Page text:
When a person experiences a serious debt problem, it can create a anxiety and stress. The United States Bankruptcy Code allows individuals to file for bankruptcy relief in order to stop creditor harassment, lawsuits, and garnishments, as well as provide a long-term solutions to overwhelming debt problems.
An individual, partnership, corporation, or other business entity that is unable to pay debts may use a Chapter 7 bankruptcy.
One of the primary advantages of a Chapter 7 bankruptcy is that it provides a “fresh start.” The Chapter 7 discharge also prevents creditors from taking any further collections actions or filing any lawsuits to collect on the discharged debts. Most people who file a Chapter 7 keep all of their assets.
A Chapter 7 bankruptcy discharge will not extinguish any valid liens on property but can eliminate Judgment Liens filed by a creditor who has sued you. There is no repayment requirement in a Chapter 7 bankruptcy. Instead, the debtor is allowed to keep certain property called “exempt” property.
In order to determine whether an individual qualifies to file for bankruptcy relief under Chapter 7. We consider: monthly income, expenses, and debts. Most individuals or married couples with primarily consumer debts will qualify under Chapter 7. However, if your income exceeds certain limits you may be required to file a Chapter 13.
The easiest way to move forward is for us to discuss your individual situation. There is no fee for the initial consultation; all it takes is a simple phone call. While the Internet is full of helpful, and sometimes even accurate, information on bankruptcy, it is no substitute for a consultation with a real attorney.
When an individual or married couple face serious financial difficulties, sometimes the option of filing for bankruptcy comes up as a possible solution. Bankruptcy can be a very helpful option for those who have serious debt problems because it has the ability to stop creditor collection actions, as well as permanently wipe out most types of debt. This gives a “fresh start” financially.
In a Chapter 13 bankruptcy the debtor who has regular income is allowed to develop a plan to repay some or all of his or her debts and keep your home. At the conclusion of the repayment plan, the court orders that any remaining balance on the plan debts is discharged, which means that the debtor is released from liability for any balance on the debts contained in the Chapter 13 plan.
Chapter 13 bankruptcy is available to an individual, sole proprietorship, or an unincorporated business entity as long as the debtor’s debts are below the limits set by the United States Bankruptcy Code. If your debts exceed the Chapter 13 debt limits that are currently $394,725 in unsecured debt, and for secured debt is $1,184,200. If you exceed these limits your only option is the file an individual Chapter 11.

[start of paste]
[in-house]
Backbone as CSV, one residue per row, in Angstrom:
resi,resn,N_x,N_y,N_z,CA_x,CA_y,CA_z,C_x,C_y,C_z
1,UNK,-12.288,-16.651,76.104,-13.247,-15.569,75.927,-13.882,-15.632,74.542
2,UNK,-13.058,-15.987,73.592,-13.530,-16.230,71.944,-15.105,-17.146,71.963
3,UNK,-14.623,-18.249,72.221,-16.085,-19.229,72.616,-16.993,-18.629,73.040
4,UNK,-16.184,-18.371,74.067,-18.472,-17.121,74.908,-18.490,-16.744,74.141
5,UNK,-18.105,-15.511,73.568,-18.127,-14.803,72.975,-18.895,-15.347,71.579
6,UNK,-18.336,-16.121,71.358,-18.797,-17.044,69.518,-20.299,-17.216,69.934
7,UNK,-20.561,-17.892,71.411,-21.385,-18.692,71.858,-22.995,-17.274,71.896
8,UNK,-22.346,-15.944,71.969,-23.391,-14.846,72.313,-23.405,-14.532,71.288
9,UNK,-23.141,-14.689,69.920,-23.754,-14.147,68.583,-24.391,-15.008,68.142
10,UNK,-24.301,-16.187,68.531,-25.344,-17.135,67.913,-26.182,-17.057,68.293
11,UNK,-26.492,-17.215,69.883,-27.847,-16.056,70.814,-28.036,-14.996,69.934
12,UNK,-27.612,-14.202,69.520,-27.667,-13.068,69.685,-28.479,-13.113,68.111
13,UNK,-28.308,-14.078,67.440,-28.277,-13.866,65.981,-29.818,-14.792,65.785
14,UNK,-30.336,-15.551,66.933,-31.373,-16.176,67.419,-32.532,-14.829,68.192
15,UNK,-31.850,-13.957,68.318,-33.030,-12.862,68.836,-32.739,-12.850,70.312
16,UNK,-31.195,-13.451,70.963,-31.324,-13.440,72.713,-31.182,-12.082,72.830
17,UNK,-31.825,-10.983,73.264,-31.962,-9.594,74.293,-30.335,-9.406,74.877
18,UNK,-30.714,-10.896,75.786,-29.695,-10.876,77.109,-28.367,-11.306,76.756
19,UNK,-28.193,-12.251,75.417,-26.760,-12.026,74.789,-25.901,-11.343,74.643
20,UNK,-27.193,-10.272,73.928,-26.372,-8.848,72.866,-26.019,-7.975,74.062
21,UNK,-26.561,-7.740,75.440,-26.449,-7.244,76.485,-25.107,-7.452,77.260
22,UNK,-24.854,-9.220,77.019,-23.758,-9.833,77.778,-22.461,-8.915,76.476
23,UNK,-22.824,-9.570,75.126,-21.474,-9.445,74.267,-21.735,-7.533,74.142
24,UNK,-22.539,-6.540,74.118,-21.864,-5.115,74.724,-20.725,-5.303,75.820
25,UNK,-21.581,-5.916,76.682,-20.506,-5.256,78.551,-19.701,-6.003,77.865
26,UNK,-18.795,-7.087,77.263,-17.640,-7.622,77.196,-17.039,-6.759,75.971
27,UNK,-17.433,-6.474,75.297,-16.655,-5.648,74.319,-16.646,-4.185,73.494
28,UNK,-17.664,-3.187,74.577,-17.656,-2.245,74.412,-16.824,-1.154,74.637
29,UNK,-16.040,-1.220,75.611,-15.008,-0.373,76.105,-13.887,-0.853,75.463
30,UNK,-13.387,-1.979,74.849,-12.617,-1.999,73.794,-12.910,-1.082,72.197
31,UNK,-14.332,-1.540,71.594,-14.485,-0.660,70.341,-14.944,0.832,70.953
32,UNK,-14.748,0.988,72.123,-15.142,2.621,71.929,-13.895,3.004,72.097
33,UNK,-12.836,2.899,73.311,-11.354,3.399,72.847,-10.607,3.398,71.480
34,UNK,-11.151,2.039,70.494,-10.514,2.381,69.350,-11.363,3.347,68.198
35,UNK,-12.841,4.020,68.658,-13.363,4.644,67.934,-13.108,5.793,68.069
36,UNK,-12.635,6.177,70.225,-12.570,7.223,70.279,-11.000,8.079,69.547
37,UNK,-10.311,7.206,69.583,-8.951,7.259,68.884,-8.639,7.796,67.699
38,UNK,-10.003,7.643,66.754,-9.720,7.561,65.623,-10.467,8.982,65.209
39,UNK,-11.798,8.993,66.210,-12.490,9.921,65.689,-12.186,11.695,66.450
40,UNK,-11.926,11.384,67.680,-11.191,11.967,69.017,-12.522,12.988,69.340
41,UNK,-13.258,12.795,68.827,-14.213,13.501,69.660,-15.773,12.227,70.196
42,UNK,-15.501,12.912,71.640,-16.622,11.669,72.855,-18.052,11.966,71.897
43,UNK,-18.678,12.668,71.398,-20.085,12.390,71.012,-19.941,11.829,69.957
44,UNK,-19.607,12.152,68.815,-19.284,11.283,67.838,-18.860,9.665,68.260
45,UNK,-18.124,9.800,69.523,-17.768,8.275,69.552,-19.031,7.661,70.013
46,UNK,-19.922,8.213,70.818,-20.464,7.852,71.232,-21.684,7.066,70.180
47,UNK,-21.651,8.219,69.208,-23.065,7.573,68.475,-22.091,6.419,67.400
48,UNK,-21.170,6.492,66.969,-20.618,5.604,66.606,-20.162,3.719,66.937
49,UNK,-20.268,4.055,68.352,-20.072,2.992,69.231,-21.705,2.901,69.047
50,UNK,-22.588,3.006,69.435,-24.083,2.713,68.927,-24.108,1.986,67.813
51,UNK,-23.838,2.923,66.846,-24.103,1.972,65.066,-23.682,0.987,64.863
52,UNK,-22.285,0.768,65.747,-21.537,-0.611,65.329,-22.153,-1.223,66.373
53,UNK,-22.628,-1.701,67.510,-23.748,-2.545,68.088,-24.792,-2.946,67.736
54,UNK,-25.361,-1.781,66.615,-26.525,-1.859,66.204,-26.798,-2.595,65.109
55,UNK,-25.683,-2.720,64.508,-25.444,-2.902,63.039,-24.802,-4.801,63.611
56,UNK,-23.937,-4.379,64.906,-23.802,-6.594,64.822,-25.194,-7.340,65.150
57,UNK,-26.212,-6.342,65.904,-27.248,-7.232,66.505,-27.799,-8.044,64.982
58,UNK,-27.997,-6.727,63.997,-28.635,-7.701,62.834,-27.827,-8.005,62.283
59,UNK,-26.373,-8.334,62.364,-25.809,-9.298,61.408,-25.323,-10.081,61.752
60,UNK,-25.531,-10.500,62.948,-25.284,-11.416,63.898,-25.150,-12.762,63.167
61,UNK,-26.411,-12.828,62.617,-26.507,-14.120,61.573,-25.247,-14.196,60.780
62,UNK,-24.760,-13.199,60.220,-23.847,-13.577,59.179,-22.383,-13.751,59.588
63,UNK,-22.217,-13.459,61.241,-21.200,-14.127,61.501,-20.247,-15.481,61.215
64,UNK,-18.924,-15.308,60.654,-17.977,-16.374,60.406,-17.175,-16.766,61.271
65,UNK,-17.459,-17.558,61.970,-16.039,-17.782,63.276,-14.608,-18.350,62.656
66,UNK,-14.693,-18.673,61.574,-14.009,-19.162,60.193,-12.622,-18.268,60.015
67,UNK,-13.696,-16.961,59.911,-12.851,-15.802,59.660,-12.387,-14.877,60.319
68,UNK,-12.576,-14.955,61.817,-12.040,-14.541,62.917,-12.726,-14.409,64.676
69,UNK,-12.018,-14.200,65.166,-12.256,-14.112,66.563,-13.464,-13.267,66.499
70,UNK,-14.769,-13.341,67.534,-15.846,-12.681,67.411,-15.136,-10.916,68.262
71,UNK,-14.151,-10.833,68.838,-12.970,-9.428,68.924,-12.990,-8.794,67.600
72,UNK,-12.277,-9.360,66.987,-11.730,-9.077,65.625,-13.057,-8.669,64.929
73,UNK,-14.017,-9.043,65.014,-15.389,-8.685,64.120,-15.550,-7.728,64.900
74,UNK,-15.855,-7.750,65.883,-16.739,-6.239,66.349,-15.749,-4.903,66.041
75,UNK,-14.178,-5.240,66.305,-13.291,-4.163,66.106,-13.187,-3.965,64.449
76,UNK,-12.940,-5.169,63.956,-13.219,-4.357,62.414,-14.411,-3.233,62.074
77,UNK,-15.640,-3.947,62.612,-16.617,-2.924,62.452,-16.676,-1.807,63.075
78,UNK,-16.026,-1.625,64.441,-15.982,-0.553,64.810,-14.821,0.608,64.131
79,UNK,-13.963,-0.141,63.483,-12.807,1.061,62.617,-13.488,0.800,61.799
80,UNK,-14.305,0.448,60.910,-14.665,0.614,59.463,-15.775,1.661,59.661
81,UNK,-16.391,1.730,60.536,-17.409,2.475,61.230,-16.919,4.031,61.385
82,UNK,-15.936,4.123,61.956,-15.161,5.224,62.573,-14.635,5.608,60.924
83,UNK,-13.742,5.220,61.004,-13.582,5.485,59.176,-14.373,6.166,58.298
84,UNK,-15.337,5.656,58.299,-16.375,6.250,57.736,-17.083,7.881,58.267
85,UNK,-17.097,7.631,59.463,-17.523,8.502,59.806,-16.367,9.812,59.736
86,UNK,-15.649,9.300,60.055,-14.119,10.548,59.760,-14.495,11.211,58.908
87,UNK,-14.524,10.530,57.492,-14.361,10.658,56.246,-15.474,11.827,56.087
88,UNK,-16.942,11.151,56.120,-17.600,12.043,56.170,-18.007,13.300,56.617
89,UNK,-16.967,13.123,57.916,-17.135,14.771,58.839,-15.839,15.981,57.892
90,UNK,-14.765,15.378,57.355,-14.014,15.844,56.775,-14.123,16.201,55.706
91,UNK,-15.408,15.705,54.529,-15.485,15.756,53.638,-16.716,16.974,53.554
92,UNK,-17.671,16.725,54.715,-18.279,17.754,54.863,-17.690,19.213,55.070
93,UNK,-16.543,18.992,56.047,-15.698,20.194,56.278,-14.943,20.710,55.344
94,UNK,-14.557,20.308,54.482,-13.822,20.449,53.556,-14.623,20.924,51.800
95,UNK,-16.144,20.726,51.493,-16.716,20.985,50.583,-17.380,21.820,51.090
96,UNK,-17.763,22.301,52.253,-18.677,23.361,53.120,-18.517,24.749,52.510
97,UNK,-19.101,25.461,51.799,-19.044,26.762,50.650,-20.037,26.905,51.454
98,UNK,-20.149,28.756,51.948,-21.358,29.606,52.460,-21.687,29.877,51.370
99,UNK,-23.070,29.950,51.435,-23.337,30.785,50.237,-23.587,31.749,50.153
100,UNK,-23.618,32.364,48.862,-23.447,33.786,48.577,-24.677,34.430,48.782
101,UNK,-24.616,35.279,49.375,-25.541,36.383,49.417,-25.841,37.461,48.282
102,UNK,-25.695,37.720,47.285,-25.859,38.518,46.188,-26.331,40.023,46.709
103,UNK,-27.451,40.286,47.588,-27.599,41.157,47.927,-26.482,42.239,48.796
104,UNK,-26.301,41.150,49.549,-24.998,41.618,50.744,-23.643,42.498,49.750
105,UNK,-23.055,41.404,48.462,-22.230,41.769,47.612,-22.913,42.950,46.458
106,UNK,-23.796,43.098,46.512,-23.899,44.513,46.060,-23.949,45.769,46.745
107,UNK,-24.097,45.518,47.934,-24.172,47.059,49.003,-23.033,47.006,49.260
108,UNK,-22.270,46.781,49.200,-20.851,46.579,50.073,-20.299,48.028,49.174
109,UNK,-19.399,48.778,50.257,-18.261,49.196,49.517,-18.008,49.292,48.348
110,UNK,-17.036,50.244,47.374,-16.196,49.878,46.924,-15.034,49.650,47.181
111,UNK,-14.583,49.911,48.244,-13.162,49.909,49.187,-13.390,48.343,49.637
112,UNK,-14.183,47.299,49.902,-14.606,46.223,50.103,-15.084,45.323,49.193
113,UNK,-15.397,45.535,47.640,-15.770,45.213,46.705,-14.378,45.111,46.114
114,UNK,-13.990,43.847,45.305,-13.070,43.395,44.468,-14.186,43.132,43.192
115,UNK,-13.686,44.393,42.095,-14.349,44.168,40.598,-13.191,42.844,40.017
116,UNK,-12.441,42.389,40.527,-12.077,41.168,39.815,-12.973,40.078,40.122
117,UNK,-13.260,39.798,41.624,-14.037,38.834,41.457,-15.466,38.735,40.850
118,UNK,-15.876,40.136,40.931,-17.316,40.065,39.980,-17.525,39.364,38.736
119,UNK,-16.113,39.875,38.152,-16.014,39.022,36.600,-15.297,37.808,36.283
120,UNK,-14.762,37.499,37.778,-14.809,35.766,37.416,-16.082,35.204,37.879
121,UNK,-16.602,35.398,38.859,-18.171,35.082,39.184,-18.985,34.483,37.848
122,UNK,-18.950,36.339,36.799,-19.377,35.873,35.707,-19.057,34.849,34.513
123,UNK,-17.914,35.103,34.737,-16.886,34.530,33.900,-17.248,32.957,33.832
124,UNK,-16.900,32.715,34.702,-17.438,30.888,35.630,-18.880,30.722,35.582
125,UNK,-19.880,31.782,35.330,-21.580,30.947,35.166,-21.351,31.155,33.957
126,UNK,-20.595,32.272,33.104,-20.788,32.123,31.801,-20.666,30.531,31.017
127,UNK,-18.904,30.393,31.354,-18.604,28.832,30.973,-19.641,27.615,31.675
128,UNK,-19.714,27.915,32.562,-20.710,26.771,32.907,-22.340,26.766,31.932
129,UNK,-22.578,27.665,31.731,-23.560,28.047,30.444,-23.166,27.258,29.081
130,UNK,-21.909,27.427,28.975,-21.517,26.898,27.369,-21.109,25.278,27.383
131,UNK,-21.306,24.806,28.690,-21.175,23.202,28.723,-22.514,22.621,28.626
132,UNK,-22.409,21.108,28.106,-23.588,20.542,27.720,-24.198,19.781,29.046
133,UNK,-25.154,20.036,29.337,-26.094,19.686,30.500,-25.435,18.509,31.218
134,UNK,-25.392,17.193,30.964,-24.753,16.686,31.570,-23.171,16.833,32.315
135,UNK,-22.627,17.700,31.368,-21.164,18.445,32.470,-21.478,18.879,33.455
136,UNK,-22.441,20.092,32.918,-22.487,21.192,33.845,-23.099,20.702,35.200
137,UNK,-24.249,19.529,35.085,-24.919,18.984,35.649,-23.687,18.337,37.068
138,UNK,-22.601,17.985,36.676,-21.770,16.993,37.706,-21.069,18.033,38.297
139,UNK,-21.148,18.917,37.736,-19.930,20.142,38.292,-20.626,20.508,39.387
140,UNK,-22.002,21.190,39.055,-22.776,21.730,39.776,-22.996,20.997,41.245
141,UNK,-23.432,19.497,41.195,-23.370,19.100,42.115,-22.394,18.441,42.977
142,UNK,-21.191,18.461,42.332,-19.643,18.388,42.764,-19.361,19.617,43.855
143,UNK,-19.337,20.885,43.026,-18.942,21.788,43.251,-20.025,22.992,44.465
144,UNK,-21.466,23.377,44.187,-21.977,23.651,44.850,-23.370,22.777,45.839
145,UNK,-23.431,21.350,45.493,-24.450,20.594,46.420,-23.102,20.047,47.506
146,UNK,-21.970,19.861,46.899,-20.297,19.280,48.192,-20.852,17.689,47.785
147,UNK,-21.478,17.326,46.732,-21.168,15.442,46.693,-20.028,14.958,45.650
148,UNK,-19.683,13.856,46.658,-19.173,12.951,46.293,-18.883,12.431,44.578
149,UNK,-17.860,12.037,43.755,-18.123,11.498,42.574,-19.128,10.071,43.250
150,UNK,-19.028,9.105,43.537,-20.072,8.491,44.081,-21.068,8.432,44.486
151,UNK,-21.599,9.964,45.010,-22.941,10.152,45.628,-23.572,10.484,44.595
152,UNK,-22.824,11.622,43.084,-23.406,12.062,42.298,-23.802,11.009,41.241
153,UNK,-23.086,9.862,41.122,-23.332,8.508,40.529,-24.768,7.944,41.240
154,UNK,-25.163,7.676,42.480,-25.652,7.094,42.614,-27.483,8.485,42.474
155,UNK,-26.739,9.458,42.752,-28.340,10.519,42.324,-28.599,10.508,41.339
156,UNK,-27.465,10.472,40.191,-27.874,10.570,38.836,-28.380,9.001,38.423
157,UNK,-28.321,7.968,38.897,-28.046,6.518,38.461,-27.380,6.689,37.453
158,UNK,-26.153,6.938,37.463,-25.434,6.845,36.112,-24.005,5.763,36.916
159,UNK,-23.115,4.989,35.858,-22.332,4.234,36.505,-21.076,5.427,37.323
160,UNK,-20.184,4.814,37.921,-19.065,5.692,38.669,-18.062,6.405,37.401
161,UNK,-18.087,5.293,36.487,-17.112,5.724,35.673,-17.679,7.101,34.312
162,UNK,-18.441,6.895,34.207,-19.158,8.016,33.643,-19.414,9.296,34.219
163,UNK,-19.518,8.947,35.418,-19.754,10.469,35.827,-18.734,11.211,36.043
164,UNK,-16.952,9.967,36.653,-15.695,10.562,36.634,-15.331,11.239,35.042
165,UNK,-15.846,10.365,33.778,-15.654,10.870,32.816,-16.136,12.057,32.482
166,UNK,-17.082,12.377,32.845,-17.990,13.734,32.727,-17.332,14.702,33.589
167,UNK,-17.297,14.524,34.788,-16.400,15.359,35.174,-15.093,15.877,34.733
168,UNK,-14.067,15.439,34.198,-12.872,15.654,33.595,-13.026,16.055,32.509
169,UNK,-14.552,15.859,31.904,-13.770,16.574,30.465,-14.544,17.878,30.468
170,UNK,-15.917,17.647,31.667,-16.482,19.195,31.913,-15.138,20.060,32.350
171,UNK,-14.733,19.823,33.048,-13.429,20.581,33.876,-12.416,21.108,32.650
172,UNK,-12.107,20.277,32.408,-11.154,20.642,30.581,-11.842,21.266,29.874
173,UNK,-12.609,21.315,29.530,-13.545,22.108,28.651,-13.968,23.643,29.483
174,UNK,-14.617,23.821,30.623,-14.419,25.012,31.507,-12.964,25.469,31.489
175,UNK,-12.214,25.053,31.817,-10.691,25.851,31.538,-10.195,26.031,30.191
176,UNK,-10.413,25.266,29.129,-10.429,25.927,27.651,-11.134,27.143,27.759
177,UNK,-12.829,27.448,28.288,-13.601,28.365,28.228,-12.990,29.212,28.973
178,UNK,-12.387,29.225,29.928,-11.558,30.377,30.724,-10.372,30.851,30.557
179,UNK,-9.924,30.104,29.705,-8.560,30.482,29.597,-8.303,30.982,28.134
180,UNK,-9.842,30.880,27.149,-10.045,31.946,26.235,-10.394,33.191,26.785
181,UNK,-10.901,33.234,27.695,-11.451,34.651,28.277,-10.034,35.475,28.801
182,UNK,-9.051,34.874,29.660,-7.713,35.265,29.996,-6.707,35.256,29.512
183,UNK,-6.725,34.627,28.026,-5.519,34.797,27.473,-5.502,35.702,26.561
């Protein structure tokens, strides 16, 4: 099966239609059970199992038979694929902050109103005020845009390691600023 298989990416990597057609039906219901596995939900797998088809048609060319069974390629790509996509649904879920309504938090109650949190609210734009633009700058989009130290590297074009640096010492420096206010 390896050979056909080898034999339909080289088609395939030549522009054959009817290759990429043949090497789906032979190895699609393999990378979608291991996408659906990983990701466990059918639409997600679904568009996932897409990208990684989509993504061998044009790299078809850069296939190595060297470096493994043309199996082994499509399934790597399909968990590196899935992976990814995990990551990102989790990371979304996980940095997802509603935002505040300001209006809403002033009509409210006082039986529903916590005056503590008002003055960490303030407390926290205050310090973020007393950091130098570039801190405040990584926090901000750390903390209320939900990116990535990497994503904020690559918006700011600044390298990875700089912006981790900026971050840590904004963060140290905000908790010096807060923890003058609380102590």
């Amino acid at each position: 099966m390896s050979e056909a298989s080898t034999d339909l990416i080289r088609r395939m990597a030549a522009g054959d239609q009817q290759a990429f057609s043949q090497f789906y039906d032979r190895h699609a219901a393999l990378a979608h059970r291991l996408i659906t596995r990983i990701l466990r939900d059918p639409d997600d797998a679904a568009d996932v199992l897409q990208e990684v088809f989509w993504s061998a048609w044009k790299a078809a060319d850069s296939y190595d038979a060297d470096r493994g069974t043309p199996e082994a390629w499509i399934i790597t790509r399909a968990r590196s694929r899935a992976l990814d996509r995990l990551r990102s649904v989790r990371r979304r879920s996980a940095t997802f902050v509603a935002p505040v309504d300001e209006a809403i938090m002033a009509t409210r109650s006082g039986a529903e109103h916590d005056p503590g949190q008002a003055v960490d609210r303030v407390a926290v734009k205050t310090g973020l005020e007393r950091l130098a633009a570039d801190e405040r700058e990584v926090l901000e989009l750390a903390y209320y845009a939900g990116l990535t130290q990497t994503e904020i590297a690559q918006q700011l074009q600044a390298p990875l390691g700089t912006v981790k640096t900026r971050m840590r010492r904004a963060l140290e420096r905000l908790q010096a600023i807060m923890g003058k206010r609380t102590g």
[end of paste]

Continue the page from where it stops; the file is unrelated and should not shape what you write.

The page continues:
Once the bankruptcy court approves the debtor’s Chapter 13 repayment plan, the debtor typically makes plan payments through a payroll deduction.
There are many benefits of filing a Chapter 13, including:
- The Automatic Stay – When an individual files for bankruptcy relief under Chapter 13, the bankruptcy court gives notice of the bankruptcy case to all creditors. The notice informs creditors that the debtor’s bankruptcy filing prohibits any further collection actions against the debtor and his or her property, including any lawsuits, wage garnishments, or other debt collection efforts, such as making phone calls, sending letters, or contacting the debtor in any way.
- Ability To Save Home From Foreclosure – An individual can use a Chapter 13
bankruptcy to save a home from foreclosure. When a Chapter 13 petition is filed, the automatic stay has the effect of immediately stopping a foreclosure proceeding or action as long as the foreclosure sale has not been completed. The debtor can then set forth a repayment schedule in the Chapter 13 plan outlining how past-due payments will be brought current over a reasonable period of time. If payments are made as called for, the foreclosure action cannot be continued.
- Ability To Modify Terms Of Some Existing Agreements – Filing for Chapter 13 relief also can give a debtor the ability to modify the terms of some outstanding agreements, such as by stripping off an underwater second or third mortgage or line of credit, cramming down a loan or mortgage by reducing the total amount owed to the current value of the property, or by obtaining a lowered interest rate.
Chapter 13 bankruptcy can be a helpful answer for individuals who have regular wages but who also are experiencing serious financial difficulties. The easiest way to move forward is for us to discuss your individual situation. There is no fee for the initial consultation, all it takes is a simple phone call.